The Strongest Opposition may be within the coalition itself

17 Sep

The text of my column from tonight’s Evening Herald (Mon Sept 17th)

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Irish politics is a zero sum game. If the government is doing badly; then the opposition is doing well, and vice versa.

Derek Mooney’s Column in tonight’s Evening Herald

This makes the coming Dáil term just as vital for the opposition as for the government.

But which element of the opposition is set to fare better? The balance between Fianna Fáil and Sinn Féin is almost as much a zero sum game as that between them and the government.

While the occasional opinion poll shows them in the high teens, Sinn Féin’s vote in the ballot box has remained, at best, stubbornly in the low teens. It did get over 13% at the Presidential election, but failed to break the 10% barrier at the General Election.

The question for the Shinners is whether they are a leftish haven for disaffected Labour voters or a centrist alternative to Fianna Fáil. While its instincts may be to try to do both, it is hard to see that tactic working.

On the left they are in competition with the ULA, several Independents and what is left of Joe Higgin’s Socialists.

On the other side they have Fianna Fáil, which insists on just not going away. The fact that FF has not seen any particular advance in its fortunes in the polls should come as no surprise given the scale of the hatred it engendered.

The past 18 months has been about Fianna Fáil stabilising its position. It has put a floor under its decline, which was no small task. The issue now is if it can recover former ground.

While FF may skirmish with SF over ex FF voters who went to Labour, the main battle will be fought elsewhere and with another enemy. Surveys suggest that up to 40% of those who said they voted FF in 2007 switched to FG in 2011.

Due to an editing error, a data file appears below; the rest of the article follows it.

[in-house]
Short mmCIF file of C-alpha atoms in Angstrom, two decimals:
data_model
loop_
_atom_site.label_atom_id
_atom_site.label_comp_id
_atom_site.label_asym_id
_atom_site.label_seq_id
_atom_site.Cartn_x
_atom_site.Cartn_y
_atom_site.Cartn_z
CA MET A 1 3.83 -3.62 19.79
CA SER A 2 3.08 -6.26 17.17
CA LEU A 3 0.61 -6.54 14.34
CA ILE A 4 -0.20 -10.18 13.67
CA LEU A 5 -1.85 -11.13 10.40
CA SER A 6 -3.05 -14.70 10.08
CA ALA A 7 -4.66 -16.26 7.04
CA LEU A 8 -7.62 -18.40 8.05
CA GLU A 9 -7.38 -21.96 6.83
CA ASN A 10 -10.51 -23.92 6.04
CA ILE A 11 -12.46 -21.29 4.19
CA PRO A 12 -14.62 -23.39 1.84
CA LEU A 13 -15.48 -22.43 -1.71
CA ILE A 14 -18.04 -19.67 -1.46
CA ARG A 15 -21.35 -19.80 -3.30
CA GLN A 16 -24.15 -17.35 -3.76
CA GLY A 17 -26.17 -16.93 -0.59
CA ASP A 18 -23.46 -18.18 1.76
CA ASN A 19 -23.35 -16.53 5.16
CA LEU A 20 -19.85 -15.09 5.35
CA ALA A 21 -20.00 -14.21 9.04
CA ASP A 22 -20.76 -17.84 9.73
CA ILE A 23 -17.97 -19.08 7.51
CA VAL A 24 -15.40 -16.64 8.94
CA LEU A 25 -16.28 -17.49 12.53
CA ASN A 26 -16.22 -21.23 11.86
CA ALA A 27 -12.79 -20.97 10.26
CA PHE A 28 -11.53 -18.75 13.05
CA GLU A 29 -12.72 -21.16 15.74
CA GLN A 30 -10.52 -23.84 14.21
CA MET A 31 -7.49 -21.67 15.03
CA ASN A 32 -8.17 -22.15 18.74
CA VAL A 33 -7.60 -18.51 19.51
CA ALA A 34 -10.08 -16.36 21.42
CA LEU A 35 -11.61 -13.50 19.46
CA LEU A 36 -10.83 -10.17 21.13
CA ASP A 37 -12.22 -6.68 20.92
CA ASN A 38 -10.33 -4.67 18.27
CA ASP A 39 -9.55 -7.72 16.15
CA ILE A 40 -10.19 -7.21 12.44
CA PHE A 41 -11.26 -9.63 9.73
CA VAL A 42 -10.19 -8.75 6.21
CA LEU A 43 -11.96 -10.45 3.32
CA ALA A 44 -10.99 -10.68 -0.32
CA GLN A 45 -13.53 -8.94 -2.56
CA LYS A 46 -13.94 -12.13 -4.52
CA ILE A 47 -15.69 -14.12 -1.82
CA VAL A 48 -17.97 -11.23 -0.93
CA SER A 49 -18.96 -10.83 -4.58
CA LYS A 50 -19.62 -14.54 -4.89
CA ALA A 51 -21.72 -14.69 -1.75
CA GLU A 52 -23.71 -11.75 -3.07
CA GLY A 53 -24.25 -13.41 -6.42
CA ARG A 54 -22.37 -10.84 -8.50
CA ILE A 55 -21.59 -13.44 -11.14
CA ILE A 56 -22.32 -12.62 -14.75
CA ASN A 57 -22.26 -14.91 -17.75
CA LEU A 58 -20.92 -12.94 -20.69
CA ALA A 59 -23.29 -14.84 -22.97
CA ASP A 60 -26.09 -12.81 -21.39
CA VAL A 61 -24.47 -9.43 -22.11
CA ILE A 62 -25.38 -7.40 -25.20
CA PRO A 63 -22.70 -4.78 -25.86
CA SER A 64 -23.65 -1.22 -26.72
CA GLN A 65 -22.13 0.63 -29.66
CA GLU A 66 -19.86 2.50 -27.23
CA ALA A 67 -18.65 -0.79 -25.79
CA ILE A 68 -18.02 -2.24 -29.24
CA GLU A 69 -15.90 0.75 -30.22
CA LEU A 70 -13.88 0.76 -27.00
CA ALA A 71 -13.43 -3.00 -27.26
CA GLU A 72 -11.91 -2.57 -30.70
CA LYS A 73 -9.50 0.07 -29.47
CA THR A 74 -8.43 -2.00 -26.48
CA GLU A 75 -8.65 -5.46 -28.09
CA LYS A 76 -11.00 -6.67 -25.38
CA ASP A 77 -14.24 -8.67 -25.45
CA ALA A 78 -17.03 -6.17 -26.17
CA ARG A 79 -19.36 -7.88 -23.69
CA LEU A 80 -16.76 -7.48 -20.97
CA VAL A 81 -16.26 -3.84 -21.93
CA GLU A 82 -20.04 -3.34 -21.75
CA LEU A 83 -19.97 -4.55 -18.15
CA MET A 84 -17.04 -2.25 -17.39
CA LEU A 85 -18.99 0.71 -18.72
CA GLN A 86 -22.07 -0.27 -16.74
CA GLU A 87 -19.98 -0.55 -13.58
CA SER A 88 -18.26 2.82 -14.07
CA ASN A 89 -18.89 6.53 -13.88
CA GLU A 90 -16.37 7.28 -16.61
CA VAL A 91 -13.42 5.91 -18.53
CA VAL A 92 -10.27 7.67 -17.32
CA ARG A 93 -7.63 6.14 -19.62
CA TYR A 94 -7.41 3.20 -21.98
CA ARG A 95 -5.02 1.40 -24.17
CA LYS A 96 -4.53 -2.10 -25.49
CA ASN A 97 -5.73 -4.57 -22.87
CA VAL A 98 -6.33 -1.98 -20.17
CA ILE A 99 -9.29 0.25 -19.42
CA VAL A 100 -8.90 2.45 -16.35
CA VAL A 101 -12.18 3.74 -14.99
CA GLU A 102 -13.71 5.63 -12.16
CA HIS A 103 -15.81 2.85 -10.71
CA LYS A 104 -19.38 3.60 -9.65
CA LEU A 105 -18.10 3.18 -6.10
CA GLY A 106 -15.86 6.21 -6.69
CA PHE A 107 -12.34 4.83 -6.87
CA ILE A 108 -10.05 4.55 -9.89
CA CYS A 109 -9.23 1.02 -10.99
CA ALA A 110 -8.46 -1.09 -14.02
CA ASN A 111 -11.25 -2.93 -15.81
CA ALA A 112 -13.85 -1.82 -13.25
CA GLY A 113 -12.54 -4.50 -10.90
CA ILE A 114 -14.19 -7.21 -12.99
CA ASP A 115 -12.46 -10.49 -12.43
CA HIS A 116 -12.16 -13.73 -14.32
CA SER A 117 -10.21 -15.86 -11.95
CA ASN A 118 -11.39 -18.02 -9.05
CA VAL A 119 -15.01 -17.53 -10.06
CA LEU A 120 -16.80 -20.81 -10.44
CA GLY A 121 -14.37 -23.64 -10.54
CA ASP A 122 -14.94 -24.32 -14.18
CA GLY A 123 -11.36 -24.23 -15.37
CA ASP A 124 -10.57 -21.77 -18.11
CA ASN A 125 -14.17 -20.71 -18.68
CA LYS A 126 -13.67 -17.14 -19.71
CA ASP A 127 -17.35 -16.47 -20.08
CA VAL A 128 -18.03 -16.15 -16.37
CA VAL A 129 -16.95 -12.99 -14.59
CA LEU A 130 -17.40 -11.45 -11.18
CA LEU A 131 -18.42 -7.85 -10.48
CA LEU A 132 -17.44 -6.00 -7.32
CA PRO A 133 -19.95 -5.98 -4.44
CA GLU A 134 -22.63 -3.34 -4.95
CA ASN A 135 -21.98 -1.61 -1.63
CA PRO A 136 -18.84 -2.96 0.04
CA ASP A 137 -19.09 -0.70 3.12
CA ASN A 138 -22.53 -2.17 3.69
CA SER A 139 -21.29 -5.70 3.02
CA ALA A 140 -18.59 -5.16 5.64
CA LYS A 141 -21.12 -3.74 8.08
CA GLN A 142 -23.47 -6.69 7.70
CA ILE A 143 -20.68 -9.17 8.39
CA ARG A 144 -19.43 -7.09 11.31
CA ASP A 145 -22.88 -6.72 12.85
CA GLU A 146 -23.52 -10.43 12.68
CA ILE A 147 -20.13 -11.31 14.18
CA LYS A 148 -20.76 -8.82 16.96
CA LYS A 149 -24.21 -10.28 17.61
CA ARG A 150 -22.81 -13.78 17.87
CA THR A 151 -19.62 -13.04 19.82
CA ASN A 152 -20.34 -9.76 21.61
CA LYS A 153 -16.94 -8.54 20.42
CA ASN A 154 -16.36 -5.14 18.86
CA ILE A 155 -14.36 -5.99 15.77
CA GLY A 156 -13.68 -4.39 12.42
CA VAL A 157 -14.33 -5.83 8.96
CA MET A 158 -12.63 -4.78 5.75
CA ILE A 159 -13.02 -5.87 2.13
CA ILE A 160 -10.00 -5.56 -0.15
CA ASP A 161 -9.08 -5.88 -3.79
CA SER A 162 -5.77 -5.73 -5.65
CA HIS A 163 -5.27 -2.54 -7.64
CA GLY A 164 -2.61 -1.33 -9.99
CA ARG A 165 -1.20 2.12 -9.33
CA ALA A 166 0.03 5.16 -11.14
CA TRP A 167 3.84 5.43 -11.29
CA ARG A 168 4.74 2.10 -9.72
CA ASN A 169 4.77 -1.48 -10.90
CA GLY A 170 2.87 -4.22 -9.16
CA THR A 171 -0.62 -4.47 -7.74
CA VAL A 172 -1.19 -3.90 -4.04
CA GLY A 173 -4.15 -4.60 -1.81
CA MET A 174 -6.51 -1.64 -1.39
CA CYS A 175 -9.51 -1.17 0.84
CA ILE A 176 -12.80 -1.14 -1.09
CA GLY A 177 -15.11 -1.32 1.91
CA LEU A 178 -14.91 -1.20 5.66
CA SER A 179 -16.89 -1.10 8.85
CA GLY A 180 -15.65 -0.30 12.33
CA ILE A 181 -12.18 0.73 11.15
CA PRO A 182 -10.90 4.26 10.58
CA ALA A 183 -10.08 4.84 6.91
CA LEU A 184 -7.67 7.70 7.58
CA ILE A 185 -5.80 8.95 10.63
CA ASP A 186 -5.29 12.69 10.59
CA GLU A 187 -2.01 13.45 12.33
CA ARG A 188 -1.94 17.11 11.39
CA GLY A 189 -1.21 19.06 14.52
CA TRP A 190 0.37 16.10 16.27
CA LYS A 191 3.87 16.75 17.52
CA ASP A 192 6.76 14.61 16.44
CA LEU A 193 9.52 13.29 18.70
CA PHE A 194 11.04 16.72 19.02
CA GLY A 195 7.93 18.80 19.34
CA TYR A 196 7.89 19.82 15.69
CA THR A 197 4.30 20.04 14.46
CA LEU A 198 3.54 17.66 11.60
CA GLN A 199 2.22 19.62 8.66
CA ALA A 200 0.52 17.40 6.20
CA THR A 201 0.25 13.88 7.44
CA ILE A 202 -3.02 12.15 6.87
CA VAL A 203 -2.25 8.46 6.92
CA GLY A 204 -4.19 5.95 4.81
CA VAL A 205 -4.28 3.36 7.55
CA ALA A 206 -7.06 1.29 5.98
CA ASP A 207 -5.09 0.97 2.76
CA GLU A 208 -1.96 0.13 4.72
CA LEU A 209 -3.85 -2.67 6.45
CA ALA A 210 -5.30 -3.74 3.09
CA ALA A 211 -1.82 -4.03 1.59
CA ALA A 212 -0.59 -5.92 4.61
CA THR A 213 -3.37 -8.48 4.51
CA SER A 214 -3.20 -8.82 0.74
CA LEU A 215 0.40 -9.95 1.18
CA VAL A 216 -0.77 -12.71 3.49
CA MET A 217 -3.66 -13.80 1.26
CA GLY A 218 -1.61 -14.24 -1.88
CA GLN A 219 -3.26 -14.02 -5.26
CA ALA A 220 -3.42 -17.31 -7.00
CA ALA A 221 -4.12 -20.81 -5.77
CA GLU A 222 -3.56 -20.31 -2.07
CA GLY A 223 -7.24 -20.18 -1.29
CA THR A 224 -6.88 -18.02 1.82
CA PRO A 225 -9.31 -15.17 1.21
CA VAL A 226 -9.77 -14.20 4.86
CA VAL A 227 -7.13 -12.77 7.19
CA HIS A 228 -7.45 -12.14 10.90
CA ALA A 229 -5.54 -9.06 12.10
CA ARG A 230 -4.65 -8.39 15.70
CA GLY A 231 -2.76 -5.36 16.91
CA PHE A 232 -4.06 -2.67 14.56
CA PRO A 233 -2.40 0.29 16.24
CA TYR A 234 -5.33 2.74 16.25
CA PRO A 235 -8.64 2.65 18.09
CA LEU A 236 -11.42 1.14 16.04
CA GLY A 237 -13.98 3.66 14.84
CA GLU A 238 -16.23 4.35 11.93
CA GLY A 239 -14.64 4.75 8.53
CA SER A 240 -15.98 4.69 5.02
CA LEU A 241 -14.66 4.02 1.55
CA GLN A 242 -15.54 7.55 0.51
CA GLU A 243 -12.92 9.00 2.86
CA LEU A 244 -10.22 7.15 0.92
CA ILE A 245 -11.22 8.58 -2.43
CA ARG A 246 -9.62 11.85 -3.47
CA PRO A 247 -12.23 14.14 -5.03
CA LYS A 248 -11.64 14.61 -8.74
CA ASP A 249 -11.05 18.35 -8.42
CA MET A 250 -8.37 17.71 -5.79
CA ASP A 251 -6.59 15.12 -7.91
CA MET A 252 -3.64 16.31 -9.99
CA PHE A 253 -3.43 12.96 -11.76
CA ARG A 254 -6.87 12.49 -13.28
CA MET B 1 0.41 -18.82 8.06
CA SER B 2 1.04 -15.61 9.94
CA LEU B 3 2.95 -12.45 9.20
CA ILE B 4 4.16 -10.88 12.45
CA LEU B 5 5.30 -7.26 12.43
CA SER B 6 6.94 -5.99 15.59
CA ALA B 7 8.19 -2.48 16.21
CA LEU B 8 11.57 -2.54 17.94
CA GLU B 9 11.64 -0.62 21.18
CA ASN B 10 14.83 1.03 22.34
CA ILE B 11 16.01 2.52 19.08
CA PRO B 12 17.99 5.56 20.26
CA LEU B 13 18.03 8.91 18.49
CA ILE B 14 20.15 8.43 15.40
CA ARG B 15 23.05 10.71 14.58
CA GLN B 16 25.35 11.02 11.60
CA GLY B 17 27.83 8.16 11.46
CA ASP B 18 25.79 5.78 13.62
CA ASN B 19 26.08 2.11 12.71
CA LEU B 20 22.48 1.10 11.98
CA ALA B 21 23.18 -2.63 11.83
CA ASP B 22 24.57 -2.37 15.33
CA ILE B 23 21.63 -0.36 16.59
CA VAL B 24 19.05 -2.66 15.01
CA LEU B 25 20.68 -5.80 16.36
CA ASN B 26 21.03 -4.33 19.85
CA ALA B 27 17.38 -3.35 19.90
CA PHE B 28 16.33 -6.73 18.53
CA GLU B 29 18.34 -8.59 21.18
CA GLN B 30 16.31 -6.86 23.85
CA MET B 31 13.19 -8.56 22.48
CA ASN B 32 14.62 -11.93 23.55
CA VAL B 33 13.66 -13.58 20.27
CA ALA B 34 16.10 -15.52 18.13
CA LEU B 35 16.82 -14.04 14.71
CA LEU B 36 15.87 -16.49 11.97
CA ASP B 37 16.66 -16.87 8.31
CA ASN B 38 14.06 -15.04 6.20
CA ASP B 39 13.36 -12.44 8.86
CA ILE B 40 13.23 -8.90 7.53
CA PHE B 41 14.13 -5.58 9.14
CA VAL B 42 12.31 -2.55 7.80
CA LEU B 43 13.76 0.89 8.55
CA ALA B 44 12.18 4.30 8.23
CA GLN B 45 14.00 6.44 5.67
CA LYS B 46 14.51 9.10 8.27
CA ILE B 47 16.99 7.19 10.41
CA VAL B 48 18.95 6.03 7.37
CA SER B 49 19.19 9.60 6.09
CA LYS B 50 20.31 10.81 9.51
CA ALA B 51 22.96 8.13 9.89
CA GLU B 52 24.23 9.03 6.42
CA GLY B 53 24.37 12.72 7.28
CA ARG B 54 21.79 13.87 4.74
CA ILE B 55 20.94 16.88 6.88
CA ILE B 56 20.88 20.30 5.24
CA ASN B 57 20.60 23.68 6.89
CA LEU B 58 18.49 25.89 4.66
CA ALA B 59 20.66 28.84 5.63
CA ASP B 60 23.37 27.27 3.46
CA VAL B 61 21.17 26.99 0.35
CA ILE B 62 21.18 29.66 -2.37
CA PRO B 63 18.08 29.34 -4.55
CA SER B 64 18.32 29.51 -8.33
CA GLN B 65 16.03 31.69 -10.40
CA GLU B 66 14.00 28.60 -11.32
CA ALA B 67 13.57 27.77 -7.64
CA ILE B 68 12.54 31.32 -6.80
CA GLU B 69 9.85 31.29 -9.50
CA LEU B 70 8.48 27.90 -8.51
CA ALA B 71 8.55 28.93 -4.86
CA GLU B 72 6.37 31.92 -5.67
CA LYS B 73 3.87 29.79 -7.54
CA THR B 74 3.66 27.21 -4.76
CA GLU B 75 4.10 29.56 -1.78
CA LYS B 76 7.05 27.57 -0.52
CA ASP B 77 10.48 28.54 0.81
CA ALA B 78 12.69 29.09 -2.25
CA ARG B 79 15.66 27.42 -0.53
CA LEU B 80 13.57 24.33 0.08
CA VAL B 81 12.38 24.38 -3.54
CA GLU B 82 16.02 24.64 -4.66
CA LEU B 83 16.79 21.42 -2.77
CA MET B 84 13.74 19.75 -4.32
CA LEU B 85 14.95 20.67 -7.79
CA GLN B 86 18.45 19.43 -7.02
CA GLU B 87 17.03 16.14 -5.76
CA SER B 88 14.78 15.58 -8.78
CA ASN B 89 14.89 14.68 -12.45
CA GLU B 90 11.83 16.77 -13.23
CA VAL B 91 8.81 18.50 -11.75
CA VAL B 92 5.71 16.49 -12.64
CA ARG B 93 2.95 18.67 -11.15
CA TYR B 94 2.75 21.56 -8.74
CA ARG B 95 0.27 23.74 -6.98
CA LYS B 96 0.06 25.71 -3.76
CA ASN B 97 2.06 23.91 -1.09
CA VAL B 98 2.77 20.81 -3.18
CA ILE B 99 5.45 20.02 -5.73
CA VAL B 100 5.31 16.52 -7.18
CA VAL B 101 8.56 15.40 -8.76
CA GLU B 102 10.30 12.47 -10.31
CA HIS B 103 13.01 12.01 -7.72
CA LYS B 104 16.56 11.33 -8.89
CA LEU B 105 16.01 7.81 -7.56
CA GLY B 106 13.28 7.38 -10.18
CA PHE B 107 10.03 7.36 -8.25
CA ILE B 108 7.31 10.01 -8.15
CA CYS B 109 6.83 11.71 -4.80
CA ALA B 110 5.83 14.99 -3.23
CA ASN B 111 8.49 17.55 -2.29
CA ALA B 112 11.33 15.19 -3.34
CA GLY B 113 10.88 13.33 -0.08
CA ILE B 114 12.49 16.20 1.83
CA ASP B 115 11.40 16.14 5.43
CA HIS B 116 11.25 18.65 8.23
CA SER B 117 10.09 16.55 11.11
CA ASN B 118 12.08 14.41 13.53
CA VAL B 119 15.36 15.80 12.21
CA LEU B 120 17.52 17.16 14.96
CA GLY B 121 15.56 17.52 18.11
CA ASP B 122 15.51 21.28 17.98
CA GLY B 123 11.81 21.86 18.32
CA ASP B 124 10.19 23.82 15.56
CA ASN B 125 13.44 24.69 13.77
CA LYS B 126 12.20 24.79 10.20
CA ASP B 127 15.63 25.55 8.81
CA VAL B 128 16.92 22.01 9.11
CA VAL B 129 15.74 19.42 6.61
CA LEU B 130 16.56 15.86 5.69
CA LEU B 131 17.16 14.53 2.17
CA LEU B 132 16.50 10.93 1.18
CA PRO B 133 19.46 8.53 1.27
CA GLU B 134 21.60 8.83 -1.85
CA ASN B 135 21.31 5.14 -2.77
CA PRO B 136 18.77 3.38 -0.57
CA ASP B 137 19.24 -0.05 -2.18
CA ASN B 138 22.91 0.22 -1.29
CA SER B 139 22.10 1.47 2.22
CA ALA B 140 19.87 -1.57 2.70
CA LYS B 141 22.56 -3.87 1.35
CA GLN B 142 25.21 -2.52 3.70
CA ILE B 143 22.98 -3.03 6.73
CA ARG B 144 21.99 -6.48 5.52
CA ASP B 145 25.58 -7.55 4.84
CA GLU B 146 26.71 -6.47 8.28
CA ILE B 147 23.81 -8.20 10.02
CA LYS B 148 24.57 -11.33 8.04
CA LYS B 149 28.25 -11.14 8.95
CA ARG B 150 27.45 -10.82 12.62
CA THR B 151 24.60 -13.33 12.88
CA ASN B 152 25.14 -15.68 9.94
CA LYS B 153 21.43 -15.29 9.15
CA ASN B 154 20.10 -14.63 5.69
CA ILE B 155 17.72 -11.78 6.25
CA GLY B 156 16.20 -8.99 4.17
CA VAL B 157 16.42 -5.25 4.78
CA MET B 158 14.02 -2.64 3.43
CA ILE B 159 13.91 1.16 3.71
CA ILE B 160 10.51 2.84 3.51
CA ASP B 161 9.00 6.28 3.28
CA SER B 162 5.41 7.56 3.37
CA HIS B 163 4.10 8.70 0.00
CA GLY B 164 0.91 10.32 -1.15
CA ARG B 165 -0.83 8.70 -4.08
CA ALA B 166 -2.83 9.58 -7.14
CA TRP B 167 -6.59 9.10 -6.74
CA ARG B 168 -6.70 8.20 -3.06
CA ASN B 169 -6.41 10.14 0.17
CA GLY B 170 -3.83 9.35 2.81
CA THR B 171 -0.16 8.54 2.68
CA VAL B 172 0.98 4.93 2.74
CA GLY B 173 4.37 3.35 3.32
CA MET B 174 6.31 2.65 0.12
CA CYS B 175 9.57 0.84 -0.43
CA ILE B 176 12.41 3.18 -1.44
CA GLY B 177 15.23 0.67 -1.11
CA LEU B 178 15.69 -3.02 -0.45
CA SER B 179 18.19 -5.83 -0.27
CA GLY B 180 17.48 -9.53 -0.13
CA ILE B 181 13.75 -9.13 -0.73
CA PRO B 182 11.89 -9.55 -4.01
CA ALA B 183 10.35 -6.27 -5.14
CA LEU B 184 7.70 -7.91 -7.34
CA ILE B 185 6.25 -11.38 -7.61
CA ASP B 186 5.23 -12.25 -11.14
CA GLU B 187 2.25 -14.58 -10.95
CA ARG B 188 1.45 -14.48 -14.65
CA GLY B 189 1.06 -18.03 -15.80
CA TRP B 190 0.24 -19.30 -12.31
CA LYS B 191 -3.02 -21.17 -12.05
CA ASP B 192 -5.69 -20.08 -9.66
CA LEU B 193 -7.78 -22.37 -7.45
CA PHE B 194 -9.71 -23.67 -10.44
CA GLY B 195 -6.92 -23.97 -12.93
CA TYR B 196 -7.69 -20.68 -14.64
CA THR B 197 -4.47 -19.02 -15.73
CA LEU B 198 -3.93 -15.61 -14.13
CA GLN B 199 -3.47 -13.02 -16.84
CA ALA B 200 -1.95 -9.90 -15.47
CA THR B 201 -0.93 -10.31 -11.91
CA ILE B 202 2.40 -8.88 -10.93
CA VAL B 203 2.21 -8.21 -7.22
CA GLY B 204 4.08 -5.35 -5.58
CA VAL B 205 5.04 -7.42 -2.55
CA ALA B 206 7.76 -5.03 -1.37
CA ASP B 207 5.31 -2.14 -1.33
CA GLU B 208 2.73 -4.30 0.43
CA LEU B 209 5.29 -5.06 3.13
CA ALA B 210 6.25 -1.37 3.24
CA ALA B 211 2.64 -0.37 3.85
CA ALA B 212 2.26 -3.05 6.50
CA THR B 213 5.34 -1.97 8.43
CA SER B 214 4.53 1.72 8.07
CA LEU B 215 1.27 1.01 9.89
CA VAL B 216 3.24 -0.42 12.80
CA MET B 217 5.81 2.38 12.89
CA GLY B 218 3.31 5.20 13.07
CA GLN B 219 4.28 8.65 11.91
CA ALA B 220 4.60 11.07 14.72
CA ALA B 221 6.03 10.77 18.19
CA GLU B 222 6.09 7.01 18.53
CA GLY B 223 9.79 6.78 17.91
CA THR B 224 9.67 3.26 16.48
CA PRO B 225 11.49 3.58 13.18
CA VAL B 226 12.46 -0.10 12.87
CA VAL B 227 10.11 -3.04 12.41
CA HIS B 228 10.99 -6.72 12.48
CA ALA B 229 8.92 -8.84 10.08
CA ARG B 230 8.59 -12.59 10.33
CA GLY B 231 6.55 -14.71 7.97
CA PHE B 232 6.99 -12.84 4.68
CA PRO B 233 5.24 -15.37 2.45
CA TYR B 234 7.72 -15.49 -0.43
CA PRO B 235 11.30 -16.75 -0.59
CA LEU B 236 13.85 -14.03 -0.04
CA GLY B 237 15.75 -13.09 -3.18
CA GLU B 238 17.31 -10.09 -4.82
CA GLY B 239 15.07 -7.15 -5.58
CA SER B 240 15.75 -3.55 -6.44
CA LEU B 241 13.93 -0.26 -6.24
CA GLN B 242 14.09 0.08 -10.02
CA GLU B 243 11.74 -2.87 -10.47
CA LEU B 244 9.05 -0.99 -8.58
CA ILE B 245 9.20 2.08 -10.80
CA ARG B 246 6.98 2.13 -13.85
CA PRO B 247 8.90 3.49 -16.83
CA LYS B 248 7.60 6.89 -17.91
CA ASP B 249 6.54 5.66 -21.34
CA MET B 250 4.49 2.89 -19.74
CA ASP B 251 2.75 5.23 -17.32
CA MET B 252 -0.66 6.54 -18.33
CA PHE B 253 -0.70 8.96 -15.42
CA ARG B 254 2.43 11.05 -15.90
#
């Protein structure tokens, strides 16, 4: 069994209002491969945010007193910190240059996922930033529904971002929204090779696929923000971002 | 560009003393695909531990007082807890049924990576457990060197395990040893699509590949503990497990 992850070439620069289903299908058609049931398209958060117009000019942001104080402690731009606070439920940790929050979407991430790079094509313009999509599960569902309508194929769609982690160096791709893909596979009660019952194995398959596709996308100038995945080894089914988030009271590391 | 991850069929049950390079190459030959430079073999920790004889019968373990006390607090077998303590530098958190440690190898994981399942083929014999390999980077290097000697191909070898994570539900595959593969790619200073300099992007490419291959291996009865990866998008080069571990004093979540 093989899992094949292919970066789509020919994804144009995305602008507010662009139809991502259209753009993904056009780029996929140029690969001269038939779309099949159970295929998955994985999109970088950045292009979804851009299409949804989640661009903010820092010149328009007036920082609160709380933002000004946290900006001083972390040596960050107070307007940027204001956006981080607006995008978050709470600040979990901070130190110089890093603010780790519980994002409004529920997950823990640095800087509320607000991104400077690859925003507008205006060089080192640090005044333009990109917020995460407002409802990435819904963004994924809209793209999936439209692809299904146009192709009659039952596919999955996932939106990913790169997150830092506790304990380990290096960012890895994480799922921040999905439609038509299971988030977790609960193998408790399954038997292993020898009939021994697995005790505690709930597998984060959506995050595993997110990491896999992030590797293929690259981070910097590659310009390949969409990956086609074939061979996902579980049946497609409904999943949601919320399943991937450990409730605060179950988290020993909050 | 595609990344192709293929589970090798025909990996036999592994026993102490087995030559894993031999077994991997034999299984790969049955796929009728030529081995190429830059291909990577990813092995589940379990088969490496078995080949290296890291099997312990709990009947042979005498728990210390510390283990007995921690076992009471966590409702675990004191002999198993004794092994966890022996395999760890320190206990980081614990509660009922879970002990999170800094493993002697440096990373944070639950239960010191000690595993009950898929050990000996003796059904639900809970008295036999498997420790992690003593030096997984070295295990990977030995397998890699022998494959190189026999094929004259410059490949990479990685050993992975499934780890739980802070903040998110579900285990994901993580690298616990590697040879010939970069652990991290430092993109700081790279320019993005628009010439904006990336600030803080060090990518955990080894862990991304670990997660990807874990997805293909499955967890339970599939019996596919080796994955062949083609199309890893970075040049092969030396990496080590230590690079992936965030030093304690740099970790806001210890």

This sizeable group are still angry and hurt. They have not been ready to listen to Fianna Fáil so far. Will they become disenchanted over the coming months with Enda Kenny and Fine Gael as it struggles to deliver on its election promises?

Will this be sufficient? Will the disenchantment be enough to allow them to listen to anything the party has to say, never mind be convinced by it? These are questions taxing Fianna Fail reps at their think in today and tomorrow.

The opposition parties and independents will also need to consider the competition they face from the emerging, and varied, opposition within government.

It ranges from Brian Hayes and Joan Burton’s fighting over pensioners to FG backbenchers bemoaning its failure to take on the public sector.

The greatest challenge, though, may come from within the Labour Party. There seems to be something about becoming chairman of the smaller party in government that makes the holder think they are the deputy leader of the opposition. I call it “Dan Boyle Syndrome”.

As a first time Deputy; sitting on the government backbenches; the new Labour Chairman may gaze longingly at the other side of the Dáil wishing he were there opposing and criticising the current Government, but he isn’t.

The public gets the difference between government and opposition. They understand the fundamental truth of Mario Cuomo’s famous maxim: “you campaign in poetry but you govern in prose”.

If he thinks doing solo runs will firewall him from the approaching barrage of criticism and unpopularity, then he is in for a nasty surprise. All he needs to do is Google “Dan Boyle” and “election results” to see how these tactics failed.

FG and Lab TDs would do well to heed the words of Mary Harney: “Even the worst day in government is better than the best day in opposition”. This may seem unlikely, but it is the case, especially if you believe politics is about improving things.

If they doubt it, then they only need call the Marine Hotel and ask any Fianna Fáil TD.

ENDS

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